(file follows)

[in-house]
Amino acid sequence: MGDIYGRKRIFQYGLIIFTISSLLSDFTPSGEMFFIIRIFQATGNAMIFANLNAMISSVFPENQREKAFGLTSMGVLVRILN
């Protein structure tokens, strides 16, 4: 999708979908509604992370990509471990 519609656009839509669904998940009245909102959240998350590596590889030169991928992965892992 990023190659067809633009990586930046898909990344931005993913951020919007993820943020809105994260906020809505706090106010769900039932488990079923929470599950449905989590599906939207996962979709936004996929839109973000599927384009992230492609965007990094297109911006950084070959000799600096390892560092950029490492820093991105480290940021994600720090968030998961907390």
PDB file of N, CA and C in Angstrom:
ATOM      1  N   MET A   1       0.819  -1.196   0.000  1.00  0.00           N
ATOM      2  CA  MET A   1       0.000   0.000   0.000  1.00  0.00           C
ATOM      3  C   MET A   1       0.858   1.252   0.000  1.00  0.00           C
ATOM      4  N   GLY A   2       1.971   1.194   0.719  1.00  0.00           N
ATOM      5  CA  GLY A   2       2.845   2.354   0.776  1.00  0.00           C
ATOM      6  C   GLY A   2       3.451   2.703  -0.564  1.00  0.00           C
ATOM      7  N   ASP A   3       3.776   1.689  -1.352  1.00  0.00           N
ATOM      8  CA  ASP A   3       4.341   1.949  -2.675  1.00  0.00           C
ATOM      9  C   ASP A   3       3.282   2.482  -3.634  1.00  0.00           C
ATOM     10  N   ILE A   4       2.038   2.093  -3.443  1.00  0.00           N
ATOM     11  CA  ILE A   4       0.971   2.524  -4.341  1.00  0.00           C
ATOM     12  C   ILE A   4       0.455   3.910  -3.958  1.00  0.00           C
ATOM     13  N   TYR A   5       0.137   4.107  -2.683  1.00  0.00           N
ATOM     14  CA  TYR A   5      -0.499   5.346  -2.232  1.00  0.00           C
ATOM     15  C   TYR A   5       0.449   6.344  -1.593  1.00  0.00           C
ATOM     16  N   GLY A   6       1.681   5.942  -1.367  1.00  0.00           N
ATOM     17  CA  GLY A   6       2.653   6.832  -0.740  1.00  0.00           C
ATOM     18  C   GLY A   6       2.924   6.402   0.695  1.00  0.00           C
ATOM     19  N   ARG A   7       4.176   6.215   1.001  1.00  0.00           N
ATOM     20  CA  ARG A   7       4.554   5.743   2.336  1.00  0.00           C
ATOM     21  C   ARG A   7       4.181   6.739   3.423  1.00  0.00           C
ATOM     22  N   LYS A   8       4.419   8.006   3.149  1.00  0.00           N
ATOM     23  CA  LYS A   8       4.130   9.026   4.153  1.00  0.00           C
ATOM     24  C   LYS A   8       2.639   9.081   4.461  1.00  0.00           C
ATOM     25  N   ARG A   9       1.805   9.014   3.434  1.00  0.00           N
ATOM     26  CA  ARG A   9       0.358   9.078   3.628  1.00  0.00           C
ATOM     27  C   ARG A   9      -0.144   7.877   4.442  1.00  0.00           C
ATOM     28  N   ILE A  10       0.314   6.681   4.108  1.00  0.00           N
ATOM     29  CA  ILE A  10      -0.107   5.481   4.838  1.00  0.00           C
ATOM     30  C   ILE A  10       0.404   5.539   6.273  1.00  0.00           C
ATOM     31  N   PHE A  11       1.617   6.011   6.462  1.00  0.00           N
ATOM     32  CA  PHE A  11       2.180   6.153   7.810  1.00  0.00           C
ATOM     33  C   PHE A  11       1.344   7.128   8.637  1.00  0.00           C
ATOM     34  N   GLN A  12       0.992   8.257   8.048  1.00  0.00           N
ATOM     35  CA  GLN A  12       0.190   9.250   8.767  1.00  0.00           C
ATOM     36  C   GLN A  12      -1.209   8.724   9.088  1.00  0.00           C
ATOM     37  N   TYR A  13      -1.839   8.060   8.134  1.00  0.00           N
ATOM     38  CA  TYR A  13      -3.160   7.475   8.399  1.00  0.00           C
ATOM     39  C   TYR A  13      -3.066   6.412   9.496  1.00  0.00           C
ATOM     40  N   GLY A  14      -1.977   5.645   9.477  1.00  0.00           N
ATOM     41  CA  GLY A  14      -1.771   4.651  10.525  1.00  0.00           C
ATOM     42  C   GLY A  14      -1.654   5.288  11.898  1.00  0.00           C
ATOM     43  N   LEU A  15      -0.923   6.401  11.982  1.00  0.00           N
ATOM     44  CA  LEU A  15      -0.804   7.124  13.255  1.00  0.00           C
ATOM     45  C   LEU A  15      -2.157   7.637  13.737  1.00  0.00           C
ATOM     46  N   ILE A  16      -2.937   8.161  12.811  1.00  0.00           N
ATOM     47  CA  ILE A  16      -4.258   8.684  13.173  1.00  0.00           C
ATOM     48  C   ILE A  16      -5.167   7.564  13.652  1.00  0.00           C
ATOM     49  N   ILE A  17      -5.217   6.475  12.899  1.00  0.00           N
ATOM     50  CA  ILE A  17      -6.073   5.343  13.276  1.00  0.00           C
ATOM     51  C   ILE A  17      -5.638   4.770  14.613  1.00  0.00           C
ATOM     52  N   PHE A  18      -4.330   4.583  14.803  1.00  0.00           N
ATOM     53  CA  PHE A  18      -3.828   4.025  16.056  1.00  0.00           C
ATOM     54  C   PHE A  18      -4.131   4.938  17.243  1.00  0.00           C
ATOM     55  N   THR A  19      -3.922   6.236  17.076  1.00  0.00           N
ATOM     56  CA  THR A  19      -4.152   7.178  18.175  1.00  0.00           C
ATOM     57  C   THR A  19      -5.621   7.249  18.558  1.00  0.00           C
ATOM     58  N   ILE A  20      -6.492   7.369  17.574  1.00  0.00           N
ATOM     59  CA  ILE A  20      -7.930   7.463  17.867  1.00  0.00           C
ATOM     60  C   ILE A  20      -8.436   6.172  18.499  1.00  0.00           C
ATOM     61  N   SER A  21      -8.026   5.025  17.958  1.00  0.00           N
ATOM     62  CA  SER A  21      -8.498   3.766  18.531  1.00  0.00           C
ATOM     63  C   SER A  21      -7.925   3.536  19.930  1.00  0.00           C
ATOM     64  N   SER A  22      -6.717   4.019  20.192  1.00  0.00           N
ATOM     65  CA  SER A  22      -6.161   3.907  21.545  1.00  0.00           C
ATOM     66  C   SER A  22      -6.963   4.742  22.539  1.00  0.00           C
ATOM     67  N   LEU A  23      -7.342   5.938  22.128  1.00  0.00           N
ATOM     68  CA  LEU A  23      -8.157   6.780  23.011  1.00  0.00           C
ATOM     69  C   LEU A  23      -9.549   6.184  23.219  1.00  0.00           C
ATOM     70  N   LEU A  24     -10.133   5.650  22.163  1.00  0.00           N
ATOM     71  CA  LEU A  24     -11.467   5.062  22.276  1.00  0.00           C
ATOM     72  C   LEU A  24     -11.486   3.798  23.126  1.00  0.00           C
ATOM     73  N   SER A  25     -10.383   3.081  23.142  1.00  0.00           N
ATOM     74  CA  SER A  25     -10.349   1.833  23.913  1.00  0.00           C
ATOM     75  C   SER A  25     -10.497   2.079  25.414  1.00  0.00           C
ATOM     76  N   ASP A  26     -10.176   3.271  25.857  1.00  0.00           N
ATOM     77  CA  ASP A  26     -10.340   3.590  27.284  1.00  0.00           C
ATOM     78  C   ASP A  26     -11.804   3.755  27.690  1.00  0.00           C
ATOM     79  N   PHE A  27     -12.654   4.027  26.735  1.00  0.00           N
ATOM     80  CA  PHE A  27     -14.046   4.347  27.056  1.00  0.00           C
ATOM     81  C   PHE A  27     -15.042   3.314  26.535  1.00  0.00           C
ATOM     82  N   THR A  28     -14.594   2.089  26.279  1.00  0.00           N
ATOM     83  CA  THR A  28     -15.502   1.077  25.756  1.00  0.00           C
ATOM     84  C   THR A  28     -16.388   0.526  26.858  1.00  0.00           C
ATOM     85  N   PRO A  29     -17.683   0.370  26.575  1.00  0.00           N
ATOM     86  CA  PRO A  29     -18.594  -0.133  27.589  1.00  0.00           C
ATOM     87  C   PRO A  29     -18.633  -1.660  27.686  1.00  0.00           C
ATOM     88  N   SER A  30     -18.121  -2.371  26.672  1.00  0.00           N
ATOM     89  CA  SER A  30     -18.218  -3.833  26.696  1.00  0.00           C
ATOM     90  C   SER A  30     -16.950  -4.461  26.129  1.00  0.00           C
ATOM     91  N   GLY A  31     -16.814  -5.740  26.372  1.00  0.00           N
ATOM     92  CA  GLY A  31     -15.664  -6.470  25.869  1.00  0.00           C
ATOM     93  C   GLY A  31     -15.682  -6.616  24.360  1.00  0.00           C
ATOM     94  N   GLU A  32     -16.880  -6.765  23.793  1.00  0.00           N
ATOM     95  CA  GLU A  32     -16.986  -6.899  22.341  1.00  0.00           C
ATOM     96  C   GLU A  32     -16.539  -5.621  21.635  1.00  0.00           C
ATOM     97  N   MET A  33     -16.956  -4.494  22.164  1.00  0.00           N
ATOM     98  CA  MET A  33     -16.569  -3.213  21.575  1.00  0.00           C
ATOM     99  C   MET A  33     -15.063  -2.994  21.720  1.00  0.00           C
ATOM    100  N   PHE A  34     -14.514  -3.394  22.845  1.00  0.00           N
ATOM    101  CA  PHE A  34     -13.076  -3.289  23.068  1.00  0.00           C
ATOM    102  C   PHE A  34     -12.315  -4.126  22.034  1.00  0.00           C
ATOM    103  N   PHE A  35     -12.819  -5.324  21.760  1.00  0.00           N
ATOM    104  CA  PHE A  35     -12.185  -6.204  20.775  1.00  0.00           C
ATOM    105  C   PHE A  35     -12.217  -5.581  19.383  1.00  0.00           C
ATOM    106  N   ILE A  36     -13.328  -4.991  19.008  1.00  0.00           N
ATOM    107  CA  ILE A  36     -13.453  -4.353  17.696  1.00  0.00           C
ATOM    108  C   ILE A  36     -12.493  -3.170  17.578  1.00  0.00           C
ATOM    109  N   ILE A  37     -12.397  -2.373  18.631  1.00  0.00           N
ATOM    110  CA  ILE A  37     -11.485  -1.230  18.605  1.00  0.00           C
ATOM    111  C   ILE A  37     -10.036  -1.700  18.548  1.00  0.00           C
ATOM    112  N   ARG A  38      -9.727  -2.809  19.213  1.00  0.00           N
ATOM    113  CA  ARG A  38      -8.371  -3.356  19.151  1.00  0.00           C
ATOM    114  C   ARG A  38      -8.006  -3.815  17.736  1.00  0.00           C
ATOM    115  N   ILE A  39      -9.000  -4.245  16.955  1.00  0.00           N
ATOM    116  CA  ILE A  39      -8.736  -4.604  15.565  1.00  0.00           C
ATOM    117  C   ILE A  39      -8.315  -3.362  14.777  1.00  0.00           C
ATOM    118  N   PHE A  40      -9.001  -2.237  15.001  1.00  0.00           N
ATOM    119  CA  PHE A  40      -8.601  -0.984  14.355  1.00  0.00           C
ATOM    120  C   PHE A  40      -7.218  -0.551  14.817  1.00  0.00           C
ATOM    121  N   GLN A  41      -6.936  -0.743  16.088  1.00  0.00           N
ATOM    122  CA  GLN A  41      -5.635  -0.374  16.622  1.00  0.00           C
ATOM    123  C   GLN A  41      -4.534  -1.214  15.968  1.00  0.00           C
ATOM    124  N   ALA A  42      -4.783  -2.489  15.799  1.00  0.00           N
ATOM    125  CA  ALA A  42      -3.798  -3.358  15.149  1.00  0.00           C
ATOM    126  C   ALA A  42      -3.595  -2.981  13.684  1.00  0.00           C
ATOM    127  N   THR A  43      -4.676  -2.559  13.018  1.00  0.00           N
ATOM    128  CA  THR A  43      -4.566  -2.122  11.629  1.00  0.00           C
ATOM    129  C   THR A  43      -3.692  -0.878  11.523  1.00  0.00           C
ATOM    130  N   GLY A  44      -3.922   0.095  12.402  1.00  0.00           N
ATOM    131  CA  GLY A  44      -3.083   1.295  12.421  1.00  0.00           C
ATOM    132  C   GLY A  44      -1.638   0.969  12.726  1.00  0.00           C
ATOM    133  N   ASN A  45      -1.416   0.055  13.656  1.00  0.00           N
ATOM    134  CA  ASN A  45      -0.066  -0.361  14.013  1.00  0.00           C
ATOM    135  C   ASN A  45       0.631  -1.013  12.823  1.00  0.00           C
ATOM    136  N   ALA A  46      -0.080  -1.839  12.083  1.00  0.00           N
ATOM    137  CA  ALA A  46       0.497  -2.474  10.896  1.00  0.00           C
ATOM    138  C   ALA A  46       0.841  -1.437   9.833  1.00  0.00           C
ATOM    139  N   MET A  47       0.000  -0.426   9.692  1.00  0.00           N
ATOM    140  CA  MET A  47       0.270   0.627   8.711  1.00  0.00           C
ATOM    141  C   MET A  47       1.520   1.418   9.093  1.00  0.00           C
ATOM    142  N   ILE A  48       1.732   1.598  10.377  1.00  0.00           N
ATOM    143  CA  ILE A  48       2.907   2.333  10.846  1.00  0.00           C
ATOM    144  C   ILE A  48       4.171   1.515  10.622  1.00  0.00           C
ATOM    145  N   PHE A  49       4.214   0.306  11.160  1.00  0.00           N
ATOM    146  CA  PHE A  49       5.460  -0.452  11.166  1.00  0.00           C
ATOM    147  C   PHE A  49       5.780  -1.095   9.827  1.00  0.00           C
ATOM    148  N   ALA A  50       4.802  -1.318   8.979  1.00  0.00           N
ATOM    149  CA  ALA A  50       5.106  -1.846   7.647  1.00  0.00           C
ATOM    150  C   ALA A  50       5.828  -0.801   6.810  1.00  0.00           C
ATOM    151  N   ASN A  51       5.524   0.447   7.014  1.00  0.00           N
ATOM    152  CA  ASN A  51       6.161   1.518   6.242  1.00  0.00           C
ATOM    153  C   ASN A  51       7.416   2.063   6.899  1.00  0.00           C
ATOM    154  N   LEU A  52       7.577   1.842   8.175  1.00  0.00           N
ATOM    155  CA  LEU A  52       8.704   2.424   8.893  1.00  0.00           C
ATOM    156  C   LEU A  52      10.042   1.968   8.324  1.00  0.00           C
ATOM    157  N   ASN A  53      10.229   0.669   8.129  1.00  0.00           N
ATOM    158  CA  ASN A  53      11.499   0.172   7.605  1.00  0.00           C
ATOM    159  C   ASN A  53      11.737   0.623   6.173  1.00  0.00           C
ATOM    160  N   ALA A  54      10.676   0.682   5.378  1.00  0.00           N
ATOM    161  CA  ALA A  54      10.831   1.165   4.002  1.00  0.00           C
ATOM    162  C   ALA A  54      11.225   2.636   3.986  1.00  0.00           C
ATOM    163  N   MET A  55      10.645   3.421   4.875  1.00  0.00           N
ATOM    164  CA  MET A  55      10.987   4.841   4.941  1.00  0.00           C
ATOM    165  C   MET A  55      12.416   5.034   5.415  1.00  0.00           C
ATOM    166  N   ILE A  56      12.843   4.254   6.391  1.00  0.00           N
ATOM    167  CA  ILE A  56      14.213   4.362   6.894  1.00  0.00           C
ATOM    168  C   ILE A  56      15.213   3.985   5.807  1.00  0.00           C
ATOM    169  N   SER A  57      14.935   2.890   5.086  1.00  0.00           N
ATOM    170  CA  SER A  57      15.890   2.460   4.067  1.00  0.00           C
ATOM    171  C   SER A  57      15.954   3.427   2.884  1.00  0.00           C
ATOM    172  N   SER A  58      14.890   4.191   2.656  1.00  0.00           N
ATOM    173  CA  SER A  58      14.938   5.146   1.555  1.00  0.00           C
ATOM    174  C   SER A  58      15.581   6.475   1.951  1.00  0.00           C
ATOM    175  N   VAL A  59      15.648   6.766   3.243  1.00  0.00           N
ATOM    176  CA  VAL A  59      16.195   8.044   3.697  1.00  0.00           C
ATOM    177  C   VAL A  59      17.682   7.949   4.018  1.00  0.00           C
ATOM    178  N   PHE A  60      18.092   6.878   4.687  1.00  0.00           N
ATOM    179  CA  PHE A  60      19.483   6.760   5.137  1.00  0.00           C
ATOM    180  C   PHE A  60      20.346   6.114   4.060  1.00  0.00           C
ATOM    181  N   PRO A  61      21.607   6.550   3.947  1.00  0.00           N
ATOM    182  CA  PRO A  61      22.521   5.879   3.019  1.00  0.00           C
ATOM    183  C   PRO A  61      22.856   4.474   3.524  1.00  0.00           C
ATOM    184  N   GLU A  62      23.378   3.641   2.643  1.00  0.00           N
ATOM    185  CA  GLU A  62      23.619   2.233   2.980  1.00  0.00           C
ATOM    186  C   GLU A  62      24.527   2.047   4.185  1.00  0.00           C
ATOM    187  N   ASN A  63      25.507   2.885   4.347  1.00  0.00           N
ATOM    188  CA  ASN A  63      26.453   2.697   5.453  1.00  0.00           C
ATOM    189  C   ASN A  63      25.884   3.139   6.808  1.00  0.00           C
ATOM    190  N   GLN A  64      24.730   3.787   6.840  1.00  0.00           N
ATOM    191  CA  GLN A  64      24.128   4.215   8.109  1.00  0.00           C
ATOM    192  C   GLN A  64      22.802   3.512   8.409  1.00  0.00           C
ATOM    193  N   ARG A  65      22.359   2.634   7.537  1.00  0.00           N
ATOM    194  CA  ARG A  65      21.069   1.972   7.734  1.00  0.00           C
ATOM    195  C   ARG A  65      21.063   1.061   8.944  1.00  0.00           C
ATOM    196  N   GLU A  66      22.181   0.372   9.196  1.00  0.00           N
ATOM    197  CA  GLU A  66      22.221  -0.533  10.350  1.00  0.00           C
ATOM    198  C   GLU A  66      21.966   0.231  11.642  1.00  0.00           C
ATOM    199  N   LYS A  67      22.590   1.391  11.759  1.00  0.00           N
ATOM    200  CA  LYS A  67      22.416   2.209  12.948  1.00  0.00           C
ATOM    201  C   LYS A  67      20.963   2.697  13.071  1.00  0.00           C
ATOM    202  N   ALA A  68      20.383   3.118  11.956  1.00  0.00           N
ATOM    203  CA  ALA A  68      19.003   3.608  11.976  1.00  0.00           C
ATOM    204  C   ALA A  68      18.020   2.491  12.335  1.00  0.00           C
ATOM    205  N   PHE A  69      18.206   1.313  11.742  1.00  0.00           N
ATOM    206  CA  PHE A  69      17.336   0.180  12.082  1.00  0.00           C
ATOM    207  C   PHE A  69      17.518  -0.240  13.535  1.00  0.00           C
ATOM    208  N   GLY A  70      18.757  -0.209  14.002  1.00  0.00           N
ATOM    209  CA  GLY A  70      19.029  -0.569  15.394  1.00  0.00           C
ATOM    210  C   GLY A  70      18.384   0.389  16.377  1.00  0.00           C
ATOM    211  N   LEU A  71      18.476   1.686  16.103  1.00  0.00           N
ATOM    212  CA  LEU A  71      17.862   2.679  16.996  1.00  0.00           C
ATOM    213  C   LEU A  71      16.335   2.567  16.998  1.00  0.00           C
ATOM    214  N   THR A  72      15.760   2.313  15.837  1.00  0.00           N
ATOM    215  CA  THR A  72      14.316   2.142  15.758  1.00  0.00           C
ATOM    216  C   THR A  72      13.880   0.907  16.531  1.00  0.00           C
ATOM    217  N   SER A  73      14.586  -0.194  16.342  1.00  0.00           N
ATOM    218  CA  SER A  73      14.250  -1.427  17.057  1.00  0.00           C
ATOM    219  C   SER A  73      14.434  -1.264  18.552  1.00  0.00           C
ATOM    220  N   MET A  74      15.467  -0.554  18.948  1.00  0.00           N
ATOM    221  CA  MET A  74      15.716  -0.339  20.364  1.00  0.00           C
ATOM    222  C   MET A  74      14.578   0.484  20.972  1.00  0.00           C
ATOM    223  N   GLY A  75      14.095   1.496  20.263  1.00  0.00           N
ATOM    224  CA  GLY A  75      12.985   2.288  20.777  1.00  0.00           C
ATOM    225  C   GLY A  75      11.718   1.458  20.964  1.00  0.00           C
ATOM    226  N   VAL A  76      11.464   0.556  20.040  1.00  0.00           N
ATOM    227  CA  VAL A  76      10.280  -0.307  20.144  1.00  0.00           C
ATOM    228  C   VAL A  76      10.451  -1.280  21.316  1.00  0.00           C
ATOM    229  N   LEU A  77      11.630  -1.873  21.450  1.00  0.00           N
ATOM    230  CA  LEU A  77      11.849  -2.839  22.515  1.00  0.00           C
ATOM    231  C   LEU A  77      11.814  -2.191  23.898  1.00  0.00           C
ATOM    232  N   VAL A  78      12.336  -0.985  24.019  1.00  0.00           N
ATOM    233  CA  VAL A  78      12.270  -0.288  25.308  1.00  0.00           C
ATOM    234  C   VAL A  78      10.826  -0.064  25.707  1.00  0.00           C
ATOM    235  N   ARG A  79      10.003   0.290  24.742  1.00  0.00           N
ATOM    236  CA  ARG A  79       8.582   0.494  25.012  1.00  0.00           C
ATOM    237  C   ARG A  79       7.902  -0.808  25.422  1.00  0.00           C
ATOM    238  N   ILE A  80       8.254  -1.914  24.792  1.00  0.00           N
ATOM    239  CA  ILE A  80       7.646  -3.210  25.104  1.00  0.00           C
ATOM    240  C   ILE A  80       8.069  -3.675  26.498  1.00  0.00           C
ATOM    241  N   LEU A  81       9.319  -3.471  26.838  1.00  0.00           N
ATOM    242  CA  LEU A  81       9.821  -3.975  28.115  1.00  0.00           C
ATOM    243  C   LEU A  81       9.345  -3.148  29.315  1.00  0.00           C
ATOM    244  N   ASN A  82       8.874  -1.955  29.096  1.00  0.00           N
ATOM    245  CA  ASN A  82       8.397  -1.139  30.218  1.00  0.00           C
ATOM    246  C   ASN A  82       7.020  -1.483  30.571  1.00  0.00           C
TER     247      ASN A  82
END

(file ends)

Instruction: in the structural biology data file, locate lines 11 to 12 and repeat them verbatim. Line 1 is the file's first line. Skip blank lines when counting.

ATOM      7  N   ASP A   3       3.776   1.689  -1.352  1.00  0.00           N
ATOM      8  CA  ASP A   3       4.341   1.949  -2.675  1.00  0.00           C